Two Nova Scotia resorts show how extreme hospitality can warm up the chilliest days
IT’S THE MIDDLE OF WINDER. Today’s daytime high is a crisp minus 10 and blowing snow is an unfortunate given. It’s not a scene you’ll find in any tourism promotional video, but despite the type of weather that discourages all but the hardiest from stepping outside, two Nova Scotia resorts are booming with business.
The secrets to their success? A healthy appetite for risk and innovation, combined with the natural beauty of the Atlantic Coast, and a warmth of welcome that could thaw the polar ice caps.
Get to the Point
For White Point Beach Resort near Liverpool, N.S., it’s all about keeping things fresh. With 50 per cent repeat guests, the 88-year-strong resort says creativity and innovation keep people coming back year after year. Whether it’s workshops with local artists, nightly beach hikes led by an astronomer, bonfires, or haunting stories of Nova Scotia’s south shore, the staff at White Point are constantly creating memorable experiences for their guests.
While some experiences are more popular than others, the Resort takes pride in its ability to offer an ever-changing line-up for guests. “We are a year-round business. When you look at the collection of experiences we offer, especially in the winter months, they demonstrate how innovative our team is in our approach, offering a full range of possibilities,” says general manager Joanne Veinotte. “For us, it’s about creating engaging opportunities for our guests that tempt them to try something new and be excited about what’s happening next here at White Point.”
White Point Beach Resort’s power of attraction was especially evident following a horrible fire in November 2011. The lodge was destroyed, but guest allegiance flamed higher. Management and staff had always felt a personal connection to their clients (often referring to them as extended family), but they hadn’t realized just how much they were valued in return.
“We didn’t realize just how strong that bond was. Through their memories, we were an extension of their family, just as they are part of ours,” says Donna Hatt, the resort’s marketing development manager.
When a hospitality business closes for an extended period, a slowdown is usually the norm as it works to rebuild its clientele. White Point Beach Resort, however, saw a spike in visitors following the opening of their reconstructed lodge in 2012 — an esthetically charming celebration of Nova Scotia culture and heritage — and guest numbers have been climbing steadily ever since.
“Now we’re into our fourth season since the reopening and each year we’re growing stronger,” says Hatt. “We are so proud to be delivering innovative and exceptional experiences and services… proud to share our natural oasis here along the Atlantic Ocean… proud of our legendary heritage, reaching back to 1928. Our guests share that pride — they are our most enthusiastic champions.”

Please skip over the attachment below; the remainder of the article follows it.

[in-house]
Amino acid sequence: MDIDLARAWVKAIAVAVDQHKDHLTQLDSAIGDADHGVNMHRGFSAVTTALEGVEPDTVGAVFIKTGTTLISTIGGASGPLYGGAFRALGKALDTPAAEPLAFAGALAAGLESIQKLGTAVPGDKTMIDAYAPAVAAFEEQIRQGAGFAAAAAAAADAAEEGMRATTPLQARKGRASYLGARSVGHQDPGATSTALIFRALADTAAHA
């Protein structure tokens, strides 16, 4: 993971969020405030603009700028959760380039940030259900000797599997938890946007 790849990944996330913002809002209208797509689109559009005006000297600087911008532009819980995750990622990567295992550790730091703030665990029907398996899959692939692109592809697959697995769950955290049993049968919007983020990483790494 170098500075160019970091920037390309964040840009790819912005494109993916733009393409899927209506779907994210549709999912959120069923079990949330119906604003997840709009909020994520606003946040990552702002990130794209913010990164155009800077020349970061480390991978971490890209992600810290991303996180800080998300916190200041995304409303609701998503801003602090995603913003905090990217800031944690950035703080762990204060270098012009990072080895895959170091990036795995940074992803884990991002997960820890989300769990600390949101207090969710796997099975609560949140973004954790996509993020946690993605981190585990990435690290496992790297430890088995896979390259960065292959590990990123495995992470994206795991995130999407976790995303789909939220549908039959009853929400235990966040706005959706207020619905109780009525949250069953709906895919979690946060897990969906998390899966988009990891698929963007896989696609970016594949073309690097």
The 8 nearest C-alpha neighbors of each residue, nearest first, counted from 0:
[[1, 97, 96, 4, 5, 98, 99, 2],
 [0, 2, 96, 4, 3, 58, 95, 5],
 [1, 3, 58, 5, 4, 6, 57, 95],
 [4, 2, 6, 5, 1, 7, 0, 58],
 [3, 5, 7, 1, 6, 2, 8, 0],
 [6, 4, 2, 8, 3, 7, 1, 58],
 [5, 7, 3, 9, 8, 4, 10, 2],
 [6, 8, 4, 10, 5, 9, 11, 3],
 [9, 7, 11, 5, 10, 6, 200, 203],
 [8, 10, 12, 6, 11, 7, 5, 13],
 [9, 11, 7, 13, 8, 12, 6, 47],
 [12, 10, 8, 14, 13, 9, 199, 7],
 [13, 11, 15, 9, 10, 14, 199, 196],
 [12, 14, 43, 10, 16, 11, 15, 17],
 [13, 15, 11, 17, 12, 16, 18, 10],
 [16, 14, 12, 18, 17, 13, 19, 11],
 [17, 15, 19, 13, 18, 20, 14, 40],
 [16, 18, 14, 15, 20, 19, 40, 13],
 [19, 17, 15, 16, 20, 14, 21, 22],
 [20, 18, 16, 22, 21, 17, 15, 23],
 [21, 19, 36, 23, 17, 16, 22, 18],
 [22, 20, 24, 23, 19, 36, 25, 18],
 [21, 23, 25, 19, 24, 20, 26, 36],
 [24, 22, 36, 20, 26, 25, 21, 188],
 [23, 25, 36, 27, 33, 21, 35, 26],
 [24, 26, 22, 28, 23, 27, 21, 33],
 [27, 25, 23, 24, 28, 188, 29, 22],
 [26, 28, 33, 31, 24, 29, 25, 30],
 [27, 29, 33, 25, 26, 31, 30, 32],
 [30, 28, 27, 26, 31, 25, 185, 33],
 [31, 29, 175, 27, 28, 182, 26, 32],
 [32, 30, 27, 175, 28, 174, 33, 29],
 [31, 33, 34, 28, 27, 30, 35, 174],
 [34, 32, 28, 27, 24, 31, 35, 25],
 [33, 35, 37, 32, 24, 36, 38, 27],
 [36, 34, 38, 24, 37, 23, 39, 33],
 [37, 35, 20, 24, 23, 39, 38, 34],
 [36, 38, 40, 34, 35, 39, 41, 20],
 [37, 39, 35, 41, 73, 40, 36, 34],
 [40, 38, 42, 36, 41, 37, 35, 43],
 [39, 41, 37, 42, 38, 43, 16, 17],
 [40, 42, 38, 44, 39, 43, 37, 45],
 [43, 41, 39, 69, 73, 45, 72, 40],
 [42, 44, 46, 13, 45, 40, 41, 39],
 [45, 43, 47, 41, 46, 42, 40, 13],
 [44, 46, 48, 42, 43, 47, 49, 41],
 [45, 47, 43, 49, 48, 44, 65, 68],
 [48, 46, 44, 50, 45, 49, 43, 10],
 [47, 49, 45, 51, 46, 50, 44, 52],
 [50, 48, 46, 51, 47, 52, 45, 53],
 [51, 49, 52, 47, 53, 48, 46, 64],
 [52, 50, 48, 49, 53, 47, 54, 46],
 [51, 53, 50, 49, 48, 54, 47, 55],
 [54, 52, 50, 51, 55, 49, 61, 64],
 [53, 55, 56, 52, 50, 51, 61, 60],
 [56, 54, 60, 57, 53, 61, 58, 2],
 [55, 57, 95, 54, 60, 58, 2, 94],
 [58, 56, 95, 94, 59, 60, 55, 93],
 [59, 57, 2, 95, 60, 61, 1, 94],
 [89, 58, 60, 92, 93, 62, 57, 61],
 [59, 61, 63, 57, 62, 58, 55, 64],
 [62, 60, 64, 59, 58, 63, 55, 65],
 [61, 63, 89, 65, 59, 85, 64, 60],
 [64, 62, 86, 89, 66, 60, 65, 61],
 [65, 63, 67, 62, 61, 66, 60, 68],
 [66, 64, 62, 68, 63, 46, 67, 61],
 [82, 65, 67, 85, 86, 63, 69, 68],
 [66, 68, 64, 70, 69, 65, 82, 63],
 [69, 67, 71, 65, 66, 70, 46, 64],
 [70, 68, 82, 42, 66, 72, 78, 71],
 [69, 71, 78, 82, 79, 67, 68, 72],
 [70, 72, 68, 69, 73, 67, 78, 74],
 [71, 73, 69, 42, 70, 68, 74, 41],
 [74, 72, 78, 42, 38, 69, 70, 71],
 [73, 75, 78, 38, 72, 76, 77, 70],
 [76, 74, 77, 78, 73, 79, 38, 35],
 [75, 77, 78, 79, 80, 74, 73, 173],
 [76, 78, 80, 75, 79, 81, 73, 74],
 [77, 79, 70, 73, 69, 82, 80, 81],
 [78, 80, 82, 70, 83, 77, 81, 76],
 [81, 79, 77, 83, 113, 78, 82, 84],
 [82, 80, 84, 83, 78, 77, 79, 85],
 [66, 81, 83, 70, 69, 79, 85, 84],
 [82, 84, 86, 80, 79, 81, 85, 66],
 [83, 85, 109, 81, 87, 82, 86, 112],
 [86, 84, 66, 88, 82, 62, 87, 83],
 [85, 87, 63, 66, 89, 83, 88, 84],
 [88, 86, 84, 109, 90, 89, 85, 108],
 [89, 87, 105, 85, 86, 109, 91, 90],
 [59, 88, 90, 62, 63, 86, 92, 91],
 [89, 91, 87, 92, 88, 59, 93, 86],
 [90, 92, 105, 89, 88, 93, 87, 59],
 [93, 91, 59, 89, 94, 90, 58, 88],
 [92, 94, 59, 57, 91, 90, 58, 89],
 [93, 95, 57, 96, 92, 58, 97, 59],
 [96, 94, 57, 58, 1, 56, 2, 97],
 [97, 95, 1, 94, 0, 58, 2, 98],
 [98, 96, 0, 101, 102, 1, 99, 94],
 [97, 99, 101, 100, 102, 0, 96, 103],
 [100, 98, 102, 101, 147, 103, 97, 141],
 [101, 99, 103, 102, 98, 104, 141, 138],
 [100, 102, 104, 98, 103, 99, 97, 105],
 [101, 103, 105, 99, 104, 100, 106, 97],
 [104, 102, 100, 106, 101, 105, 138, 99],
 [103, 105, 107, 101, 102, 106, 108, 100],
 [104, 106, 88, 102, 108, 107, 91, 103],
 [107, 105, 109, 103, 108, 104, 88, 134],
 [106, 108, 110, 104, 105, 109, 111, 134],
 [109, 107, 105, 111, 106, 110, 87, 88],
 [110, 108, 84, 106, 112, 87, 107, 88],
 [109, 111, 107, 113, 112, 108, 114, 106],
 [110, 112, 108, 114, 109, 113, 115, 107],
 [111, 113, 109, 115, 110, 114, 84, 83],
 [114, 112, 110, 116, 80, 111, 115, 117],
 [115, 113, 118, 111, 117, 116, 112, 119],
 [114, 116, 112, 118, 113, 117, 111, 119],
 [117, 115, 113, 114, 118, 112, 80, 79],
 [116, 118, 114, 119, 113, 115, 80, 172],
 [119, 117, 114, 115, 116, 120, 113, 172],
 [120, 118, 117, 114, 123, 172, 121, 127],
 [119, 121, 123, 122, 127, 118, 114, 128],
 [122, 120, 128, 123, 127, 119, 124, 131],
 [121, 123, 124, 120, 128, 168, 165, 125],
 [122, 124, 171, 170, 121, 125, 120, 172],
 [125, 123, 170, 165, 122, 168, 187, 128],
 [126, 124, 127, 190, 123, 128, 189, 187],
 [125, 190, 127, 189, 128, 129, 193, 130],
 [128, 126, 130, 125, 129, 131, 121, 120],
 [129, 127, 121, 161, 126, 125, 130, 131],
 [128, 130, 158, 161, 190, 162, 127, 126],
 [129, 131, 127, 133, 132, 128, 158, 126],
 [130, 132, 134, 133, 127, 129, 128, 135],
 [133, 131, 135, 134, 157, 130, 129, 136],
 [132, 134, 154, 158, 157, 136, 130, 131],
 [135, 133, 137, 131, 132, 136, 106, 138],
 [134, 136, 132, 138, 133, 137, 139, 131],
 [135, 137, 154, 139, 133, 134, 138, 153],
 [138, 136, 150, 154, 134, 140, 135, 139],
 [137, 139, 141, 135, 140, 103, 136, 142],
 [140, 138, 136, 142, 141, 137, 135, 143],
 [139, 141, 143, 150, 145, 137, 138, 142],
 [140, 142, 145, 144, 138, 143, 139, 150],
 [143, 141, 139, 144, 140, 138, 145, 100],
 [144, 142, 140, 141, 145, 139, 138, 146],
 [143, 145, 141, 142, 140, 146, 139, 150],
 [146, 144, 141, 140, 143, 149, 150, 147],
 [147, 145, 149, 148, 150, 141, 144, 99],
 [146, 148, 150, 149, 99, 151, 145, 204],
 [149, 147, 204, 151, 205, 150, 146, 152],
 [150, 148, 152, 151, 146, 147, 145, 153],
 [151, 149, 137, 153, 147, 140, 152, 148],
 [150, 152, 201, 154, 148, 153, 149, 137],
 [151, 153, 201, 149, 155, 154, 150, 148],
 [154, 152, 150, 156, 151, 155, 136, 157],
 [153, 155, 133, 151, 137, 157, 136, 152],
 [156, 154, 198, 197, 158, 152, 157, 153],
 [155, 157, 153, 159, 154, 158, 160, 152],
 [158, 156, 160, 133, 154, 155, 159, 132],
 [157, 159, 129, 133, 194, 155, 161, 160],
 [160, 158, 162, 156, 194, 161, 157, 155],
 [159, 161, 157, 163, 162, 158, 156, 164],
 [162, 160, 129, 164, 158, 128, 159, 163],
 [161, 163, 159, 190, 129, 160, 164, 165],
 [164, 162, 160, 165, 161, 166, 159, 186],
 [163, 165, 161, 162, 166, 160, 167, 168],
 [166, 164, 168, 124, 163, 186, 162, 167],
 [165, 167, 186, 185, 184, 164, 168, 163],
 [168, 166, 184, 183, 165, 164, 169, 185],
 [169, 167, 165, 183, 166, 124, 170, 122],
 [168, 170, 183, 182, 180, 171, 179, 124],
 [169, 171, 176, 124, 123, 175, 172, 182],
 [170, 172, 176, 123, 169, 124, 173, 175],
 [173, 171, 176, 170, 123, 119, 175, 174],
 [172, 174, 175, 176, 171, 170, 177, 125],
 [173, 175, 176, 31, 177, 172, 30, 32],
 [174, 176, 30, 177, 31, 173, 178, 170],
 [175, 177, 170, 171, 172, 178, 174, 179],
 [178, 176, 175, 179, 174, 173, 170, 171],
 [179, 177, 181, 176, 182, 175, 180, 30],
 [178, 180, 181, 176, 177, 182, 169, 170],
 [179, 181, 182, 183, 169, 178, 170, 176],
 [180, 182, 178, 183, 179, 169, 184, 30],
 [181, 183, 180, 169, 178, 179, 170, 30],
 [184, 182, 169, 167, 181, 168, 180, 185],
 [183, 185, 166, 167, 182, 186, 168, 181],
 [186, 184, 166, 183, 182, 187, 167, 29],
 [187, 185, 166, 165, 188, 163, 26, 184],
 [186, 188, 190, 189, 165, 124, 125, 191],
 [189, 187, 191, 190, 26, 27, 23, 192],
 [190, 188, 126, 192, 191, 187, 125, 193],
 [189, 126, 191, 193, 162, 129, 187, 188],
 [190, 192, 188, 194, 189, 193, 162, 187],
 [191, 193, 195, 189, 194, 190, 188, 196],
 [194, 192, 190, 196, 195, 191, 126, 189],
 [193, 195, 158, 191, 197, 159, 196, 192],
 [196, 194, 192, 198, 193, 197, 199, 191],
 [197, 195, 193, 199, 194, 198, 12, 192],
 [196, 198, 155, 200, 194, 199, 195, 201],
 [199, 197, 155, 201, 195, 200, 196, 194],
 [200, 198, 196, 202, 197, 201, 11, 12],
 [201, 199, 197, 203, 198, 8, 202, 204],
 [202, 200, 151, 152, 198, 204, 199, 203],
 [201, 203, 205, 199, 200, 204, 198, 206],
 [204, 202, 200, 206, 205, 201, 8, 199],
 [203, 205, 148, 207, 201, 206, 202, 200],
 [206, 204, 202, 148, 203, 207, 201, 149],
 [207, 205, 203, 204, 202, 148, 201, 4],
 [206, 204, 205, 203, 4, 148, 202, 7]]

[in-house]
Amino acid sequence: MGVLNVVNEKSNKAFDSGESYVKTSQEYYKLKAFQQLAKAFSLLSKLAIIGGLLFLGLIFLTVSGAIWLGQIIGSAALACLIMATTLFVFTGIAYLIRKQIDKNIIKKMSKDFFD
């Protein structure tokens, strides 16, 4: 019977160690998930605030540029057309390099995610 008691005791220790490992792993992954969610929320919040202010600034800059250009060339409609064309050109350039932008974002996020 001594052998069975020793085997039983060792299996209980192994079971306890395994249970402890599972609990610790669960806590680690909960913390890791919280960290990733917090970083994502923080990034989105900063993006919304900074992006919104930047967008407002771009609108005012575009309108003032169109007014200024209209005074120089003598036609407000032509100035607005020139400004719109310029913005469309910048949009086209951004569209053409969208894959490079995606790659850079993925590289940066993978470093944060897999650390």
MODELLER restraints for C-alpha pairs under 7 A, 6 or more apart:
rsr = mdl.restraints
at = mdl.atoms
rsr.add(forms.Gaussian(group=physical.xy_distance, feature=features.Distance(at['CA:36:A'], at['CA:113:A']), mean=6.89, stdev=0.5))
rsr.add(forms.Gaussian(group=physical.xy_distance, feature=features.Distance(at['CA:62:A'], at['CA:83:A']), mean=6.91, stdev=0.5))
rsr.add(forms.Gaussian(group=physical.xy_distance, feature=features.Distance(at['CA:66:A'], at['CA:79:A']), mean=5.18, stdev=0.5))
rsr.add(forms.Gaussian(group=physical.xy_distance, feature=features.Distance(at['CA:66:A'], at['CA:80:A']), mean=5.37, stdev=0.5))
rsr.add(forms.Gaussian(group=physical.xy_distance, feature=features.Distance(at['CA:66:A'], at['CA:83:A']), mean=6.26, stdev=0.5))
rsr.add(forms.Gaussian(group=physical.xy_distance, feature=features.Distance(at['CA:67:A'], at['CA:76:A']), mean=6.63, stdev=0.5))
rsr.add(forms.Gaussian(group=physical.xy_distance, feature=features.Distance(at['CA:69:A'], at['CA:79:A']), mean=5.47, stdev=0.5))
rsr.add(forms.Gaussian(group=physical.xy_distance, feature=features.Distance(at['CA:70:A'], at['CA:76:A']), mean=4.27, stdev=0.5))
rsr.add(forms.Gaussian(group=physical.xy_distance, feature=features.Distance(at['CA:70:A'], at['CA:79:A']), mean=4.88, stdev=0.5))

We have to start meeting like this
Oceanstone Seaside Resort is tapping into the conference scene, drawing people away from the busy city centre to a more serene setting on the coast. “A lot of times, people look within the big city centres for places to host meetings and retreats. They don’t reach outside,” says Susan Wilson, president and partner at the resort. She notes that both third-party research and anecdotal evidence from past clients show that “teams can be much more productive in an environment like this.”
Minutes down the road from the iconic Peggy’s Cove lighthouse, Oceanstone Seaside Resort offers fine dining, excellent customer service and stunning coastal views. “We’re 40 minutes from Halifax, but sometimes it can feel like you’re a world away when you’re here,” says Wilson. “People can actually put down their cell phones and get down to business. We really try to do a mix of business and pleasure while they’re here, so they can get things done but then they also have time to relax and get together as a team.” Wilson says most of the groups they’ve hosted in the past year have rebooked for the following year before leaving.
The resort is also thriving in the wedding venue market. They’re sold out for all weekends in 2016 and have started booking midweek weddings. The resort has been ranked as one of the top five places to get married in Canada by Elle Magazine and the Canadian Wedding Industry awards.
For the team at Oceanstone Seaside Resort, it’s all about understanding the goals of the guest and what they want to get out of the experience. “We’re focused on our meetings but also the individual traveller who wants to come and stay in one of our cottages,” says Wilson. “Once people come, they’re blown away by what we have to offer.”
Wilson says each of the resort staff act like owners, which makes every guest experience special. “We take care of them from the moment they walk in. When a customer leaves, it’s not a handshake, it’s a hug.”